After gradually becoming formalized since the seventh century, Islamic finance has evolved into a $2.5-trillion industry with specialized institutions across over 80 countries worldwide. By 2024, it is expected to gain $1 trillion more, per a 2019 report from the State of Global Islamic Economy.
And while it represents just 1 percent of all global financial assets, Islamic finance has been growing faster than its conventional counterpart in the 2019 report. Though dampened by the pandemic, the industry is showing much promise as it continues to compete directly with Western banks.
Want to know how you can work your way through Islamic finance solutions? This article offers the top answers to your four most pressing questions about it.
1. What is Islamic finance?
Islamic finance refers to the process individuals and entities undertake to raise funding within the parameters set by Sharia Law as part of the Islamic tradition.
Islamic finance also describes the types of investments permissible under this religious law. Such are deemed as socially responsible investments that come in forms unique from conventional financing.
2. How do Islamic finance solutions work?
The most distinguishing trait of Islamic finance is its strict compliance with the Sharia. These finance solutions often base their offerings with utmost compliance with the rules of the Islamic religion, including prohibitions that may not necessarily be illegal in countries where Islamic financial institutions operate.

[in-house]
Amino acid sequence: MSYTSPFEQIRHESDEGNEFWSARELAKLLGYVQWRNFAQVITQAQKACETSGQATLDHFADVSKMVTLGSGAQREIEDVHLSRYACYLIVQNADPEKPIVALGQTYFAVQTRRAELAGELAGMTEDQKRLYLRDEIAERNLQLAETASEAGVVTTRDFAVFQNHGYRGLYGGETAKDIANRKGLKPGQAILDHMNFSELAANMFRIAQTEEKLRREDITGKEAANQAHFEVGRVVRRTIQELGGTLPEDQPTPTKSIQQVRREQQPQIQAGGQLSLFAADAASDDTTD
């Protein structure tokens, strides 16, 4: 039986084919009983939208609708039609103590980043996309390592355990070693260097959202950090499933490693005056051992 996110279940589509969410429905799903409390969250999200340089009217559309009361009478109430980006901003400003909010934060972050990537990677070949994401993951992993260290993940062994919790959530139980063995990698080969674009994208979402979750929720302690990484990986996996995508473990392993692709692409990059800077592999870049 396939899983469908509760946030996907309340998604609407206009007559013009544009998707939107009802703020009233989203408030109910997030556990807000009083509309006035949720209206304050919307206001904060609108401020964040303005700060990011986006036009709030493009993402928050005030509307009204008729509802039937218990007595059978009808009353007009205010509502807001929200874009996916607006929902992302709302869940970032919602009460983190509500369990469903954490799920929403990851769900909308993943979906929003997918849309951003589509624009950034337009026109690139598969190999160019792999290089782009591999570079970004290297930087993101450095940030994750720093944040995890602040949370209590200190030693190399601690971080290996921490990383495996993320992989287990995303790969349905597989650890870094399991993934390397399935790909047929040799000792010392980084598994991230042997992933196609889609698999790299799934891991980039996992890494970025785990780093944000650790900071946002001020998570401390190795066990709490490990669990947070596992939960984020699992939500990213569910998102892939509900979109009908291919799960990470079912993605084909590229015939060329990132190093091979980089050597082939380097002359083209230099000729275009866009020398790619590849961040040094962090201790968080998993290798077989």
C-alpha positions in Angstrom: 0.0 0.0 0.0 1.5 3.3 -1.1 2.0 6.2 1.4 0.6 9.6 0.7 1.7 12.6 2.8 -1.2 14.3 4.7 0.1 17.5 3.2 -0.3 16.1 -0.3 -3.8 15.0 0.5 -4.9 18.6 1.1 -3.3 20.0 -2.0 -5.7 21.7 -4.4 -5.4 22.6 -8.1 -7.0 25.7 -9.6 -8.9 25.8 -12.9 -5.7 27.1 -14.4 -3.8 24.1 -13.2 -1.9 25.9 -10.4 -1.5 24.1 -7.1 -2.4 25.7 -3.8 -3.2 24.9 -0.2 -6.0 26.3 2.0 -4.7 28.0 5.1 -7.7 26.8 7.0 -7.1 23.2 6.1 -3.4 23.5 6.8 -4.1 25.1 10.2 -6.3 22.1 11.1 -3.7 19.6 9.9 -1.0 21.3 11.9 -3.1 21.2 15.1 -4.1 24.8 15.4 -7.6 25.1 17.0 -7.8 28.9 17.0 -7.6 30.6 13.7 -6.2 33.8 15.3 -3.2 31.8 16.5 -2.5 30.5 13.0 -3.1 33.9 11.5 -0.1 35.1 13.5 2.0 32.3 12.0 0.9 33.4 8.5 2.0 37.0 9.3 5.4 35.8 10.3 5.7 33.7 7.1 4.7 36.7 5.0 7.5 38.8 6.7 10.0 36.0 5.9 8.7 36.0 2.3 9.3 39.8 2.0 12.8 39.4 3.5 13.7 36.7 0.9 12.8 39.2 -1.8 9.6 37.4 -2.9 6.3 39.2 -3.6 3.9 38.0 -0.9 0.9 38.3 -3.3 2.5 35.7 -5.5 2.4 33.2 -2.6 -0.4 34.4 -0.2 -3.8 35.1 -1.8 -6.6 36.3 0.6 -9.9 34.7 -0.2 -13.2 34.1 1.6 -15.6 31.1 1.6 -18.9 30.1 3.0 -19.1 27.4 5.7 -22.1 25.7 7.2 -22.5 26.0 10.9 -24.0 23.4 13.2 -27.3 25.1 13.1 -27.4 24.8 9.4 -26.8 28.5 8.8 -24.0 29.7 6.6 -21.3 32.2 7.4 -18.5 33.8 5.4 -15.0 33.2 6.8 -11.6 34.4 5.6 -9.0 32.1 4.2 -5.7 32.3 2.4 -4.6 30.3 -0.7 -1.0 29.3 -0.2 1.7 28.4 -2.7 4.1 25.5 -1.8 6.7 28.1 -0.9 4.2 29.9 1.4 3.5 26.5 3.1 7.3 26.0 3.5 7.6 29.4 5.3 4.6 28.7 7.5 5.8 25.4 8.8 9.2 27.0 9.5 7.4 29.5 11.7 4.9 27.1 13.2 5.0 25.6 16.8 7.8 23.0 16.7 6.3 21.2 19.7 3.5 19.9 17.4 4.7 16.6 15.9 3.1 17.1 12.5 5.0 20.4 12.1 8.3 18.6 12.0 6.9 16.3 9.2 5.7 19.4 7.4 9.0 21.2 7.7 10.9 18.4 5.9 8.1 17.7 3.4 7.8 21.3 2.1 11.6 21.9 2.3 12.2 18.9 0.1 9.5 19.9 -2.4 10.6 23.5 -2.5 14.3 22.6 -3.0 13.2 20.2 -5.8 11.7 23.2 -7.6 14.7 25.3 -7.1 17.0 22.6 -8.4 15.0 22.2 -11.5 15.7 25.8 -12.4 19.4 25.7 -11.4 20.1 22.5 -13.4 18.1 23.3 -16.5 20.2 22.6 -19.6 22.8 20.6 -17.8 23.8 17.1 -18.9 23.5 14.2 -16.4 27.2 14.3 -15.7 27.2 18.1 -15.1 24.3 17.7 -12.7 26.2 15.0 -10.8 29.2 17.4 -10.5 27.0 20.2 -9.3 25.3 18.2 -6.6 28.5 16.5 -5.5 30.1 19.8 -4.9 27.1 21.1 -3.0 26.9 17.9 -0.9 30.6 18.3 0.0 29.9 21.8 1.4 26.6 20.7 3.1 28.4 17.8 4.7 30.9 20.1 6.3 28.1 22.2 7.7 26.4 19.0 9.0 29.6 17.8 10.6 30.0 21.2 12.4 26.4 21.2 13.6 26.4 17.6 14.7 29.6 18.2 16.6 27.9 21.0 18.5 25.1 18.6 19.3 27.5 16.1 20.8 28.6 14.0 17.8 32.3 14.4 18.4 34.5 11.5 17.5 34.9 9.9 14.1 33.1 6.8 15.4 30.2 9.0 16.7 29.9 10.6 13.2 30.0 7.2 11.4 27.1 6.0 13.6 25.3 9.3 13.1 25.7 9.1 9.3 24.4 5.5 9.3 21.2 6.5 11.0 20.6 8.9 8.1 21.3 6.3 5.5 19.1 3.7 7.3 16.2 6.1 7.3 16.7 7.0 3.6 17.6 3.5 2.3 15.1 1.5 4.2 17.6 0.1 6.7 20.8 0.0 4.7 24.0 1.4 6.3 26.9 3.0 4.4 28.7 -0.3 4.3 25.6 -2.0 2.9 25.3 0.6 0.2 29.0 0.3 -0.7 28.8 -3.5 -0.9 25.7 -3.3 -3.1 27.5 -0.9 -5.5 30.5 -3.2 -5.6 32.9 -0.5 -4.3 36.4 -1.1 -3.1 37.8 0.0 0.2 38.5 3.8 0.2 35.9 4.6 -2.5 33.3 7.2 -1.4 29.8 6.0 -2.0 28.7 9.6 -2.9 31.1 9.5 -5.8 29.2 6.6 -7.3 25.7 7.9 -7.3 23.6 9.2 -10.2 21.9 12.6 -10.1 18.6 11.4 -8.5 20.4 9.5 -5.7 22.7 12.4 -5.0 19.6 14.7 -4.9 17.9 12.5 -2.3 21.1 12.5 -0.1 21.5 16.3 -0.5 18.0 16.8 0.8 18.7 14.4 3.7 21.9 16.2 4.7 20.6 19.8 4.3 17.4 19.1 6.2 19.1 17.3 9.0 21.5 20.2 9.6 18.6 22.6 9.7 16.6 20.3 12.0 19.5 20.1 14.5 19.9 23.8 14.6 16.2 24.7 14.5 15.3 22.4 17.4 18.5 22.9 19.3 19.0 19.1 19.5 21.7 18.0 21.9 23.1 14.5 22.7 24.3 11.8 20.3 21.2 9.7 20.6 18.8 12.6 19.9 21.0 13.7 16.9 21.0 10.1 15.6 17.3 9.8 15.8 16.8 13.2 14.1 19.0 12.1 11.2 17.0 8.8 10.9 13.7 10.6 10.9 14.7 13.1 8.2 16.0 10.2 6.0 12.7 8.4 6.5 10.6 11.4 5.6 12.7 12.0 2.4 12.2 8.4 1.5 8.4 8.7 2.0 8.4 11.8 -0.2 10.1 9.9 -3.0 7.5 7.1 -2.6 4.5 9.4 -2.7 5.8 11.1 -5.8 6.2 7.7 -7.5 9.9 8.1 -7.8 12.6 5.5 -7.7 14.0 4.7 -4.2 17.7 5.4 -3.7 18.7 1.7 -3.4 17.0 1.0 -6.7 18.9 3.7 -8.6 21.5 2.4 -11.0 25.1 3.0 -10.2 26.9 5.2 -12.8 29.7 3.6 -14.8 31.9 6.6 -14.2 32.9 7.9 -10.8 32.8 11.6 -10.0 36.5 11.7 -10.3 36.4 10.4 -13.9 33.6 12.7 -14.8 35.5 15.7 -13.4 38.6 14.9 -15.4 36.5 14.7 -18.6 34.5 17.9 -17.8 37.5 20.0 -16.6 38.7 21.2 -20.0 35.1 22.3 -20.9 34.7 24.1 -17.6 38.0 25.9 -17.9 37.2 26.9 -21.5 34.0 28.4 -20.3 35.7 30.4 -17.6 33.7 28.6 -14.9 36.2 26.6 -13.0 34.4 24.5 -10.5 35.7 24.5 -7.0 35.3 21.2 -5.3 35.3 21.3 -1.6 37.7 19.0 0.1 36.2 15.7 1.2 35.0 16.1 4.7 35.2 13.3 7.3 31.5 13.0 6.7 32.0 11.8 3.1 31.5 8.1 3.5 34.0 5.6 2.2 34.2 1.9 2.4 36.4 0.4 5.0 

Plus, parties involved in an Islamic finance contract are also expected to share profits or losses as well as risks that come with it. No single individual or entity is allowed to gain more from the transaction than the rest of the parties involved. This is often the reason why it is considered a socially responsible investment.
To learn more about how Islamic finance works, below are other principles you need to understand:
Forbidding financing for businesses that engage in activities frowned upon by Islam.
Islamic laws prohibit the production and consumption of alcohol and pork among its believers. Since these are deemed “haram” or “forbidden” under the Sharia Law, investing in businesses that engage in such activities is also not allowed.
Prohibiting exploitative interest.
Islam considers taking interest payments from borrowers an exploitative practice in favor of lenders. Following this premise, Sharia law considers interest as usury or “riba,” which is forbidden in Islamic finance.
Contracts with excessive risk and uncertainty are prohibited.
According to the rules the industry follows, contracts with too much uncertainty or risks are illegal. This is why “gharar” – the measure of risk and uncertainty legitimacy – is observed to identify short-selling or derivative contracts that are barred in Islamic finance.
Forbidding gambling or speculation.
The Islamic law prohibits any form of gambling or speculation (also called “maisir”). This means that any Islamic financial institution should never get involved with contracts that involve ownership that relies on uncertain future events.
3. How is Islamic finance different?
Aside from the Islamic finance key principles mentioned above and its compliance with Sharia, other factors that distinguish it from conventional finance include:
- How risk is treated
- How risk is shared
Islamic finance comes in two primary forms: Sukuk (or Islamic securities) and bank financing. In conventional finance, these terms might be mistaken for debt, like bond issues and bank loans, respectively. But such terms cannot be associated with Islamic finance, at least not in its pure form.